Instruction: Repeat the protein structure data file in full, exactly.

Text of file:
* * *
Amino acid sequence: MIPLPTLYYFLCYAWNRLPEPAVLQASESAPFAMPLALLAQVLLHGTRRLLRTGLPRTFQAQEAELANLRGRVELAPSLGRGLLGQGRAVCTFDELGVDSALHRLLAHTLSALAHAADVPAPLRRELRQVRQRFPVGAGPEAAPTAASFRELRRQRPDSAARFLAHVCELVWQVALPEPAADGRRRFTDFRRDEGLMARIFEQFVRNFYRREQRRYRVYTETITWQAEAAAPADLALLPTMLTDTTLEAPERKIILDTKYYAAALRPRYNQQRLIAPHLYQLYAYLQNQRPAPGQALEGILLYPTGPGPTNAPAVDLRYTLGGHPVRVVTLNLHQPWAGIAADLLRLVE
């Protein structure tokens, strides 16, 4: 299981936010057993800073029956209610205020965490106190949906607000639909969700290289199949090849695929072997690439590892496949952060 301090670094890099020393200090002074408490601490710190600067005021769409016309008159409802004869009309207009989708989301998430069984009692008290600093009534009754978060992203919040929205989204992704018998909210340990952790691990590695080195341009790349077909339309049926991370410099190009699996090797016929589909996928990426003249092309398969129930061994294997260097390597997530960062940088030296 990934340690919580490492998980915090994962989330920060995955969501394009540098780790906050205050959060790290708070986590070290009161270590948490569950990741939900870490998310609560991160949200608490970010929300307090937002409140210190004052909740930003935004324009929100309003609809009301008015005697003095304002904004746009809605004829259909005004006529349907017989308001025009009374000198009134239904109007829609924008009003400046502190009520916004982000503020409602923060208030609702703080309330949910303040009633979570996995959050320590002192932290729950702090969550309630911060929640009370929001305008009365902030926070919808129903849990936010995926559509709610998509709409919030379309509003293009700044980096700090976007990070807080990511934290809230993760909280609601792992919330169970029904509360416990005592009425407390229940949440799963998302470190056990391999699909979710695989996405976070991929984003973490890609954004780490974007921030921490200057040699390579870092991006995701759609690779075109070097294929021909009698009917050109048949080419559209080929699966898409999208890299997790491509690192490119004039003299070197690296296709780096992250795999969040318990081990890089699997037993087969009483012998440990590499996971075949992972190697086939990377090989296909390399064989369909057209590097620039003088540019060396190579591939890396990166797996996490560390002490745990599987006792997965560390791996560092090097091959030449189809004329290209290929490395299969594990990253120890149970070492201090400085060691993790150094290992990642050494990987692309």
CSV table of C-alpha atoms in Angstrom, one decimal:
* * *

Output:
Amino acid sequence: MIPLPTLYYFLCYAWNRLPEPAVLQASESAPFAMPLALLAQVLLHGTRRLLRTGLPRTFQAQEAELANLRGRVELAPSLGRGLLGQGRAVCTFDELGVDSALHRLLAHTLSALAHAADVPAPLRRELRQVRQRFPVGAGPEAAPTAASFRELRRQRPDSAARFLAHVCELVWQVALPEPAADGRRRFTDFRRDEGLMARIFEQFVRNFYRREQRRYRVYTETITWQAEAAAPADLALLPTMLTDTTLEAPERKIILDTKYYAAALRPRYNQQRLIAPHLYQLYAYLQNQRPAPGQALEGILLYPTGPGPTNAPAVDLRYTLGGHPVRVVTLNLHQPWAGIAADLLRLVE
């Protein structure tokens, strides 16, 4: 299981936010057993800073029956209610205020965490106190949906607000639909969700290289199949090849695929072997690439590892496949952060 301090670094890099020393200090002074408490601490710190600067005021769409016309008159409802004869009309207009989708989301998430069984009692008290600093009534009754978060992203919040929205989204992704018998909210340990952790691990590695080195341009790349077909339309049926991370410099190009699996090797016929589909996928990426003249092309398969129930061994294997260097390597997530960062940088030296 990934340690919580490492998980915090994962989330920060995955969501394009540098780790906050205050959060790290708070986590070290009161270590948490569950990741939900870490998310609560991160949200608490970010929300307090937002409140210190004052909740930003935004324009929100309003609809009301008015005697003095304002904004746009809605004829259909005004006529349907017989308001025009009374000198009134239904109007829609924008009003400046502190009520916004982000503020409602923060208030609702703080309330949910303040009633979570996995959050320590002192932290729950702090969550309630911060929640009370929001305008009365902030926070919808129903849990936010995926559509709610998509709409919030379309509003293009700044980096700090976007990070807080990511934290809230993760909280609601792992919330169970029904509360416990005592009425407390229940949440799963998302470190056990391999699909979710695989996405976070991929984003973490890609954004780490974007921030921490200057040699390579870092991006995701759609690779075109070097294929021909009698009917050109048949080419559209080929699966898409999208890299997790491509690192490119004039003299070197690296296709780096992250795999969040318990081990890089699997037993087969009483012998440990590499996971075949992972190697086939990377090989296909390399064989369909057209590097620039003088540019060396190579591939890396990166797996996490560390002490745990599987006792997965560390791996560092090097091959030449189809004329290209290929490395299969594990990253120890149970070492201090400085060691993790150094290992990642050494990987692309």
CSV table of C-alpha atoms in Angstrom, one decimal: